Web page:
Asian stocks advanced, with the regional benchmark index posting its biggest weekly gain in a month, after reports on US retail sales, housing starts and manufacturing beat estimates and China’s economy showed signs of stabilization.
Li & Fung Ltd (利豐), a supplier of toys and clothes to retailers including Wal-Mart Stores Inc, climbed 8.5 percent in Hong Kong. Industrial & Commercial Bank of China Ltd (中國工商銀行), the world’s biggest lender by market value, rose 2.8 percent as China’s retail sales and exports accelerated last month. Softbank Corp jumped 7.3 percent in Tokyo after Japan’s third-largest mobile phone company agreed to buy 70 percent of Sprint Nextel Cor for US$20.1 billion.
The MSCI Asia Pacific Index advanced 2.3 percent to 123.55 this week, the most since the period ended on Sept. 14. Through Friday, the gauge had climbed 13 percent from this year’s low on June 4, as stimulus measures in Europe, the US, Japan and China boosted market sentiment amid a global economic slowdown and Europe’s crisis.
“We see good signs of stabilization and we can probably say the US economy is not going backwards,” said Tim Leung, a portfolio manager who helps manage about US$1.5 billion at IG Investment Ltd in Hong Kong. “The market is enjoying a moment of relatively less hostile news from Europe.”
Taiwan’s TAIEX fell 0.4 percent this week to 7,408.76, down from 7,437.04 on Oct. 12.
Japan’s Nikkei 225 Stock Average rallied 5.5 percent, the biggest weekly advance since December, as the yen weakened against the US dollar, which could help boost earnings of Japanese exporters.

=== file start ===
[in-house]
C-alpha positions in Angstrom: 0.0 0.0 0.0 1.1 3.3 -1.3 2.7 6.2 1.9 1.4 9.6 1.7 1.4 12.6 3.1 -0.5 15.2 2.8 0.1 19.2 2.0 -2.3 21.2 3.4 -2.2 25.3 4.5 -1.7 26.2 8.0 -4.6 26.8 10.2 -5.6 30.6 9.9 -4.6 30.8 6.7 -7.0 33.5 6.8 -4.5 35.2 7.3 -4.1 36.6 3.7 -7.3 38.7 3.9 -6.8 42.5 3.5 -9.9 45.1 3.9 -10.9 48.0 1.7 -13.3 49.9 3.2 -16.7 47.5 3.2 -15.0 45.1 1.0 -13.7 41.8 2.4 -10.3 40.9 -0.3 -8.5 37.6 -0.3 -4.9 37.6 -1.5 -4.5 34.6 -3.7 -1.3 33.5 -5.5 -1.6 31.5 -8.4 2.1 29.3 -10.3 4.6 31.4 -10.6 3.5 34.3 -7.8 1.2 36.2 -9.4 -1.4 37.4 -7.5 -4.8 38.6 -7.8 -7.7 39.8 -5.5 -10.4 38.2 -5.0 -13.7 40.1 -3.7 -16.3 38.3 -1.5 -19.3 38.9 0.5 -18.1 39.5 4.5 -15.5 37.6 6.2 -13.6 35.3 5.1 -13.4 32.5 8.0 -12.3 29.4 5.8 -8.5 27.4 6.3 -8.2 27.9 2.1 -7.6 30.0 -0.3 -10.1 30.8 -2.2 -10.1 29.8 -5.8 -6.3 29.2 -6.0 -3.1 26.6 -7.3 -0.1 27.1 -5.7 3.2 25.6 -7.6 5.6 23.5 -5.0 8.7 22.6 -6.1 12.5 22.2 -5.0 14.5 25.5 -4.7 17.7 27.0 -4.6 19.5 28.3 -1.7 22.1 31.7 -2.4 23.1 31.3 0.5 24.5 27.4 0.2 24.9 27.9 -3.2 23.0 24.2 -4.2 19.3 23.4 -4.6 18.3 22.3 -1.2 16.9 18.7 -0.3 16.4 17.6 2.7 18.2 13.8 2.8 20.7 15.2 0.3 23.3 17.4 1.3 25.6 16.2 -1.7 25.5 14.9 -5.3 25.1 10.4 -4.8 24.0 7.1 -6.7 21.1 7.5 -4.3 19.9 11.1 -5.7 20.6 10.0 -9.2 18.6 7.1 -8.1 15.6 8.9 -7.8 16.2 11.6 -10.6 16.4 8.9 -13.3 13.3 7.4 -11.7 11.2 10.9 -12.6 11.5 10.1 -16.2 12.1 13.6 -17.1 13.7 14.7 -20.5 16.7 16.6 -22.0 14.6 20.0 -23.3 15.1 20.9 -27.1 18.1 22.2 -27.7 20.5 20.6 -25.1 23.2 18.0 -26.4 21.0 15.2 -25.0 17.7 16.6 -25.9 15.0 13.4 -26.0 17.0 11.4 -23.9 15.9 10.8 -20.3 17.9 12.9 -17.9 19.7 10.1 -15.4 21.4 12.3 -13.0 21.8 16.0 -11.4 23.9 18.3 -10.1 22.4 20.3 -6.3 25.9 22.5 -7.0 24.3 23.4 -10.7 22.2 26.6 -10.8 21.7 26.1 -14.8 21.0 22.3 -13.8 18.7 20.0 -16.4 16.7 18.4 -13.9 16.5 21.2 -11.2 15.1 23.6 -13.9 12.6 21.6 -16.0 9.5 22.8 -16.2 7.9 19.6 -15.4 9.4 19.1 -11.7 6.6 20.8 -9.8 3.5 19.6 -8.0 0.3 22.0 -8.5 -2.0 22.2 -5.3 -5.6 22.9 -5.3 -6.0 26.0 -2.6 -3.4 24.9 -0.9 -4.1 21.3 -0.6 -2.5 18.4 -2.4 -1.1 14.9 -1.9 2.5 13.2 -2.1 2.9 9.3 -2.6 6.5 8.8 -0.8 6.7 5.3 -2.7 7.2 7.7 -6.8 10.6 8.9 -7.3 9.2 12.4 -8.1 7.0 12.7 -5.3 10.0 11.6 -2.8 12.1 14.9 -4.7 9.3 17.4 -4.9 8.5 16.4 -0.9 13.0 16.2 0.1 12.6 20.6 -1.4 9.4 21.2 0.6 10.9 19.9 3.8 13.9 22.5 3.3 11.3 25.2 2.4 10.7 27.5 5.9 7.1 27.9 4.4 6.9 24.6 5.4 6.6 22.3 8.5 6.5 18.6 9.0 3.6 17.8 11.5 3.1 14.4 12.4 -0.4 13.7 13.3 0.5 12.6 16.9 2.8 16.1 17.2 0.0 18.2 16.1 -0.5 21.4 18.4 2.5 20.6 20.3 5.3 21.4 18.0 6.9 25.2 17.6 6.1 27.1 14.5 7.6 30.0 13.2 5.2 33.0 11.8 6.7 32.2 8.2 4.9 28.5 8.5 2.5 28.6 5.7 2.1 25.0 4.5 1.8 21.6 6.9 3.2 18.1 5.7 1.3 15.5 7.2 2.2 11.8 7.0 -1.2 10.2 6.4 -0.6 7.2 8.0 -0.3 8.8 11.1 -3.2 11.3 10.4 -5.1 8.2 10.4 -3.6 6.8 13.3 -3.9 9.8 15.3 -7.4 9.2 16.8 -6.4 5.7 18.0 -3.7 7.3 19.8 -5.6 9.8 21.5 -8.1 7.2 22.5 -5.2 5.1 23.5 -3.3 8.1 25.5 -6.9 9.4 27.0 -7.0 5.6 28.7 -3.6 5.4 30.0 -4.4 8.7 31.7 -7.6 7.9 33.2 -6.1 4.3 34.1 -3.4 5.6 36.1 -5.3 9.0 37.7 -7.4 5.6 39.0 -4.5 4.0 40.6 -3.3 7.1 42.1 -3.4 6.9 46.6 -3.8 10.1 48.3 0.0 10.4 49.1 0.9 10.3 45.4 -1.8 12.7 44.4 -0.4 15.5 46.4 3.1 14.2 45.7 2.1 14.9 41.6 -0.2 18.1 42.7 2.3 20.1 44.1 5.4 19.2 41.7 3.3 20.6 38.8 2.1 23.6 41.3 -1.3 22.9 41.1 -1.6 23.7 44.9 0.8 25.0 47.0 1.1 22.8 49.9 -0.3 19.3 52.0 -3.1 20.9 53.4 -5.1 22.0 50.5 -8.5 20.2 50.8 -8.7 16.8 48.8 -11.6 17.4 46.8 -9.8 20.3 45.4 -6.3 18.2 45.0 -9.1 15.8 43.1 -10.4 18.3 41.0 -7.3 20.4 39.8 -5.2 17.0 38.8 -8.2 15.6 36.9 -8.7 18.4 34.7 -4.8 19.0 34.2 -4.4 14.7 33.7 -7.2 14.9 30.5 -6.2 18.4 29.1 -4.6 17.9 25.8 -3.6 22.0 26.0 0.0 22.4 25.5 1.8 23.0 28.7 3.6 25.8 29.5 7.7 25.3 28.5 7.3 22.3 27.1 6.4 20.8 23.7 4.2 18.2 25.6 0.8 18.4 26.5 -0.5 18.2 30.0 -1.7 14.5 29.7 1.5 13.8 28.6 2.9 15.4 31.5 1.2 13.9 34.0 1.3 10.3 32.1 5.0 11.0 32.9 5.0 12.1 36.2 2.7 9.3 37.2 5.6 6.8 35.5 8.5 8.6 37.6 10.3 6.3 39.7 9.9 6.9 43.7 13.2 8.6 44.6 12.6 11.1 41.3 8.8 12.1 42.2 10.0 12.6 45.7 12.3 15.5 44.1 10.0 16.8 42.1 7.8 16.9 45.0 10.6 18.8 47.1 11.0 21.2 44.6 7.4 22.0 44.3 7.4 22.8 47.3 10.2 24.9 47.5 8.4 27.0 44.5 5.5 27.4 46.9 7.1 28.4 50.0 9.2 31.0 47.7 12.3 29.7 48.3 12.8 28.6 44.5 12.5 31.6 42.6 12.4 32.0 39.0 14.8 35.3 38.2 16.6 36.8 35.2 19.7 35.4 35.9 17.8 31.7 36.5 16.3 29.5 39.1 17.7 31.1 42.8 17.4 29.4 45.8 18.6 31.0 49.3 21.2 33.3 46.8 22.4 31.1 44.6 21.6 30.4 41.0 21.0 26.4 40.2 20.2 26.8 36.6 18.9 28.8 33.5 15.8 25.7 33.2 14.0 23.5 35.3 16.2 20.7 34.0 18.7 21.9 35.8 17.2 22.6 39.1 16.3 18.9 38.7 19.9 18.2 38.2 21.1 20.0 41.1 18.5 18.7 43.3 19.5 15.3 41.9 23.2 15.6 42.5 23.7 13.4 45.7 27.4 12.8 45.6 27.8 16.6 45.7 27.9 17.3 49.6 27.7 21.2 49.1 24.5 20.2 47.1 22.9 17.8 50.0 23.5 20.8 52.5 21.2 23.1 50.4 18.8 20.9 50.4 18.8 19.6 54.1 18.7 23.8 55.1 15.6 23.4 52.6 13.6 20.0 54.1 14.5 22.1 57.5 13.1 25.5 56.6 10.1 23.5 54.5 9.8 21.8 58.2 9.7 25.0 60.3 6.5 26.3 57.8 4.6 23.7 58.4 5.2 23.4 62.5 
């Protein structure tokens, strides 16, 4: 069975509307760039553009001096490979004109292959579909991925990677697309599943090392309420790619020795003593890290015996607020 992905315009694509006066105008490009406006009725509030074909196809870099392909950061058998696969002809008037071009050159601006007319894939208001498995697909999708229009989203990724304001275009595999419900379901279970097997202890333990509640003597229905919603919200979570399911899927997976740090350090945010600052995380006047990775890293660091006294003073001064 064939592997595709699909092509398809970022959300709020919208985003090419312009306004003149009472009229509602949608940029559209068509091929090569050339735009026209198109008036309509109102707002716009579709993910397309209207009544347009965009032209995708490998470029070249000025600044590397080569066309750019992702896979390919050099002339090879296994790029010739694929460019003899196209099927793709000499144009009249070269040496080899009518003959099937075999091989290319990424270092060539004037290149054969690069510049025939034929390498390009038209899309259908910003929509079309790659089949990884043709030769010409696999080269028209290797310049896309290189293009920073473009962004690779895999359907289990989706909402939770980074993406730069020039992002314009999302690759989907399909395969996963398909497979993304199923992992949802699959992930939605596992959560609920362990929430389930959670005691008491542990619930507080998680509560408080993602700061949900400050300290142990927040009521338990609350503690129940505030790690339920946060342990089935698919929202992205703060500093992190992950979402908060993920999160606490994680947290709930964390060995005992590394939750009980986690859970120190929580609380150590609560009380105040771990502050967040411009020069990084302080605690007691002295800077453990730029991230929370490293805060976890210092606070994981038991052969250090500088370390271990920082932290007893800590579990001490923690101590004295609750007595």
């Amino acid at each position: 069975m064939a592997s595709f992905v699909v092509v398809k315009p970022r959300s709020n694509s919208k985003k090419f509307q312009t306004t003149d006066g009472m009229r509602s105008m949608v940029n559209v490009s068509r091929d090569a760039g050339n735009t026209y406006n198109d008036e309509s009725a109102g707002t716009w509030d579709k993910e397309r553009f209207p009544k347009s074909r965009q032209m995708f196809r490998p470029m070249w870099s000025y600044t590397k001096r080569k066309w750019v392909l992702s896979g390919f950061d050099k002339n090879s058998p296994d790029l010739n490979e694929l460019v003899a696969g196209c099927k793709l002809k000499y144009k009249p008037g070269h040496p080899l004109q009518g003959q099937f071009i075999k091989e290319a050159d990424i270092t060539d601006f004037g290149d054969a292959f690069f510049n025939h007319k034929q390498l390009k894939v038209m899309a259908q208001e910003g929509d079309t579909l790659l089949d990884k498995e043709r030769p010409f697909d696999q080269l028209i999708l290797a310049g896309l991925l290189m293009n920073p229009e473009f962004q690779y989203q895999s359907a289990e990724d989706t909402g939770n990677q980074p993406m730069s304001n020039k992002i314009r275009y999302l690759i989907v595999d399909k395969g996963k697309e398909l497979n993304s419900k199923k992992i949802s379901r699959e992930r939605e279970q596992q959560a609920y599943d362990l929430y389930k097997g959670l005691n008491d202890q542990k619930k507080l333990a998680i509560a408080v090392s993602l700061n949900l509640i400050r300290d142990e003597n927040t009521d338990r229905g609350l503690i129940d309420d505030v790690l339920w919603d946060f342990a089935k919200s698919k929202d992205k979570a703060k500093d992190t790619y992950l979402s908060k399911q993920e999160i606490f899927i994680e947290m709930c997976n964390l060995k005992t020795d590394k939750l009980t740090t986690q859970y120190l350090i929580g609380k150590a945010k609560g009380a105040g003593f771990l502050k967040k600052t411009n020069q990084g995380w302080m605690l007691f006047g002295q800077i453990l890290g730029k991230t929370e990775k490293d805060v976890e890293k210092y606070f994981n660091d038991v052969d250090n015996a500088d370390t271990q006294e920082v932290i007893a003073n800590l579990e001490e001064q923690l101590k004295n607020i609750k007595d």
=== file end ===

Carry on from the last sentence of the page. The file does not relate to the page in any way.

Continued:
South Korea’s KOSPI added 0.6 percent as Australia’s S&P/ASX 200 Index climbed 1.9 percent. Hong Kong’s Hang Seng Index increased 2 percent, while China’s Shanghai Composite Index rose 1.1 percent.
The Asian benchmark traded at 13.1 times estimated earnings on average, compared with 13.7 for the Standard & Poor’s 500 Index and 12.2 for the STOXX Europe 600 Index.
Exporters advanced as reports showed industrial production and retail sales gained more than expected in the US last month, adding to signs of a recovery of the world’s biggest economy is taking hold.
China’s economic growth has started to stabilize, Chinese Premier Wen Jiabao (溫家寶) said in remarks published on Wednesday by Xinhua News agency. The government is confident of achieving annual targets and the economy will continue to show “positive changes,” Wen said, according to Xinhua.
Chinese lenders and developers advanced. Industrial and Commercial Bank of China Ltd (ICBC, 中國工商銀行), China’s biggest bank, gained 2.8 percent to HK$5.10 in Hong Kong. Agricultural Bank of China Ltd (中國農業銀行) rose 2.2 percent to HK$3.29. China Overseas Land & Investment Ltd, China’s biggest real-state firm traded in Hong Kong, climbed 4.6 percent to HK$20.25.
Emerging-market stocks fell, paring the biggest weekly rally in more than a month, as disappointing earnings at Microsoft Corp dragged down computer companies and foreign investment in China fell more than economists forecast.
The MSCI Emerging Markets Index lost 0.7 percent to 1,006.07 at the close of trading in New York, its first retreat in four days. Quanta Computer Inc (廣達電腦), the world’s largest laptop maker, declined for a third day in Taipei and Samsung Electronics Co fell for the first time in five days in Seoul.
Brazil’s Bovespa dropped 1.4 percent, dragged down by commodity producers. South Korea’s KOSPI Index and Taiwan’s TAIEX both lost 0.76 percent, Russia’s MICEX Index lost 1 percent, and India’s SENSEX slipped 0.6 percent.
In other markets on Friday:
Manila closed flat, edging down 3.58 points from Thursday to 5,432.36.
Wellington slipped 0.34 percent, or 13.79 points, to 3,988.16.
Mumbai slipped 0.58 percent, or 109.62 points, to 18,682.31.
Additional reporting by Staff writer